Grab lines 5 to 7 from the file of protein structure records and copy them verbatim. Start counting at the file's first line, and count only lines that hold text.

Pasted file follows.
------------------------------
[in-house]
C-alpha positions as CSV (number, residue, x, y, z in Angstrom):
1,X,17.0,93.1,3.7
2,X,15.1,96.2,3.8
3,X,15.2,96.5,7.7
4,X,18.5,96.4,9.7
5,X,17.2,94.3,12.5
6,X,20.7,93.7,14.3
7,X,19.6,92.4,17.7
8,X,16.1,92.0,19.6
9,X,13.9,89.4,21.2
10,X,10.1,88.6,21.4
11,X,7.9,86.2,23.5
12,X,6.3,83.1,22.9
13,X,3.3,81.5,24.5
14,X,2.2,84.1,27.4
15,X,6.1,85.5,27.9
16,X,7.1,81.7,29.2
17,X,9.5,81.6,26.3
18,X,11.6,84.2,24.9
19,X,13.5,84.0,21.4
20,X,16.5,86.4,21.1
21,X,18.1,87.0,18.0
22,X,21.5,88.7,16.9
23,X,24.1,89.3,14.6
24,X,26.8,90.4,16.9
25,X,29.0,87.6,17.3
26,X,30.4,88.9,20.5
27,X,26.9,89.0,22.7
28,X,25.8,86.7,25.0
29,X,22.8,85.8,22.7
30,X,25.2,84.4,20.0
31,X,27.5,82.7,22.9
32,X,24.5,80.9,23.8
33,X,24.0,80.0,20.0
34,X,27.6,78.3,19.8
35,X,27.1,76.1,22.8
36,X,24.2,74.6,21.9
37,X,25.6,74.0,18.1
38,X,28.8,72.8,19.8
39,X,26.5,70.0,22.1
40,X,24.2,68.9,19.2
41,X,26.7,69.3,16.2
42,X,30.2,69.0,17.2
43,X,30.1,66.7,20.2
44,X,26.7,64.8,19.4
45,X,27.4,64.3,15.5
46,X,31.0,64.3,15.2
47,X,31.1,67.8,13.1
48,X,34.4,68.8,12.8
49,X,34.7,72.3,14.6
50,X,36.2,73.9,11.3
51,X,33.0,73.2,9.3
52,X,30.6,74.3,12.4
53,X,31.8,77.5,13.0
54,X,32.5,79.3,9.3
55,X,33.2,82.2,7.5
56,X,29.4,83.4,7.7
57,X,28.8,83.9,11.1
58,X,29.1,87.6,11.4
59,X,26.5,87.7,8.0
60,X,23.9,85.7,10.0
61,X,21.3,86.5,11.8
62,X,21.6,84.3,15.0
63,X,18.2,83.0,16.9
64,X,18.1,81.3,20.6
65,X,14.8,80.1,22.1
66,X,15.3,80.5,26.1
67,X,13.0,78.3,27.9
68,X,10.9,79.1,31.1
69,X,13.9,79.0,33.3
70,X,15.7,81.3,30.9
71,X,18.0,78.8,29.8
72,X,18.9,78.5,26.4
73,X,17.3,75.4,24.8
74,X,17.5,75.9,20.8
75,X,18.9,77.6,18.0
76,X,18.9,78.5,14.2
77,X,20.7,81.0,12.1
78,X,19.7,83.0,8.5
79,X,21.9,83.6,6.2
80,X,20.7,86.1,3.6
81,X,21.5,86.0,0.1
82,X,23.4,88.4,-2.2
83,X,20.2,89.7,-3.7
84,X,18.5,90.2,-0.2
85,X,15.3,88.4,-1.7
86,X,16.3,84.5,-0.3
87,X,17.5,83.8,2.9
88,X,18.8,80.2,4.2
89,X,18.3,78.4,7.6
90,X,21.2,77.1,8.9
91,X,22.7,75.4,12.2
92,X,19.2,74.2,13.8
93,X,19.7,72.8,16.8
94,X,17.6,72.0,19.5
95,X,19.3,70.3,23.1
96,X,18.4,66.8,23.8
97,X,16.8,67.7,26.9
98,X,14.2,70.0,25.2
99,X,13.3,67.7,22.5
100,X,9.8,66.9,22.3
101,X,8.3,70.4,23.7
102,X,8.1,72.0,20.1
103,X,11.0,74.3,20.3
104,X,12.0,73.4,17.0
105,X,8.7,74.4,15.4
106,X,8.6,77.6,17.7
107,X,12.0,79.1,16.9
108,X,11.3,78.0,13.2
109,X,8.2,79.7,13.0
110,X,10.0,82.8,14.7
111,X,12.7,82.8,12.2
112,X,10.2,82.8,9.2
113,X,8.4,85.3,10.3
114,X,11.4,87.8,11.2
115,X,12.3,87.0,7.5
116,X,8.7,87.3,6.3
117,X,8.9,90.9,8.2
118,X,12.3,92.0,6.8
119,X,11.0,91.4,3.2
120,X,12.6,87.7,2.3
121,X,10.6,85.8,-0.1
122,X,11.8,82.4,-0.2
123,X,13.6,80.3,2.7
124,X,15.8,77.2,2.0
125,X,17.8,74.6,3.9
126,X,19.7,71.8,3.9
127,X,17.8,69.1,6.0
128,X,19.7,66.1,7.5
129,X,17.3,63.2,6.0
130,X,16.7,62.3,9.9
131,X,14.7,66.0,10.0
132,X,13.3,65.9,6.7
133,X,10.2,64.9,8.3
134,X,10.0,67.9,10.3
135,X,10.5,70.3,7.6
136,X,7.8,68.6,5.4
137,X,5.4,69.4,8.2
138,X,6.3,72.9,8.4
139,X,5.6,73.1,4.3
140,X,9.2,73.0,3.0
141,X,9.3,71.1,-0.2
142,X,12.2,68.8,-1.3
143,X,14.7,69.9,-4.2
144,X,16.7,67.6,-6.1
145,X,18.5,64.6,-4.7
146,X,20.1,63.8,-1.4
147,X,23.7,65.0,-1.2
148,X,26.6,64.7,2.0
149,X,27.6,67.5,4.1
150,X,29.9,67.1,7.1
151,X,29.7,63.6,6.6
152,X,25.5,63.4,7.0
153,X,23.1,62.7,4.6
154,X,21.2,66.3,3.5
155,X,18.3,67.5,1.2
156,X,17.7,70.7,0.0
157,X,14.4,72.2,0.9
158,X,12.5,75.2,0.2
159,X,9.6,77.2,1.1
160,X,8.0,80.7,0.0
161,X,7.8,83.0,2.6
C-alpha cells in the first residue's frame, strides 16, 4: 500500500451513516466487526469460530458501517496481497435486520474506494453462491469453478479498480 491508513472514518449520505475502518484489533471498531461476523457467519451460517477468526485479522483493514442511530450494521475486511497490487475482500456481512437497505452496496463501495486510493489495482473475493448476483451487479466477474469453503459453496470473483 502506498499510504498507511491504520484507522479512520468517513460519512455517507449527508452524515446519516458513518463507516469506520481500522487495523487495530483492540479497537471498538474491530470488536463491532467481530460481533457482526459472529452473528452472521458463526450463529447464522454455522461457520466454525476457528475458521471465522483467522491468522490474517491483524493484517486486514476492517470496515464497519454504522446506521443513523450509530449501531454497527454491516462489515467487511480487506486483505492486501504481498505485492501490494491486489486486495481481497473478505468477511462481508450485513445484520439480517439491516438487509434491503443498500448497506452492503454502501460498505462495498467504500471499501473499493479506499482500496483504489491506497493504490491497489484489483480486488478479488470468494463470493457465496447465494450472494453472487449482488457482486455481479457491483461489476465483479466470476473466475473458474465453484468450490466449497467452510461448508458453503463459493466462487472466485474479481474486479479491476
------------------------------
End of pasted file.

3,X,15.2,96.5,7.7
4,X,18.5,96.4,9.7
5,X,17.2,94.3,12.5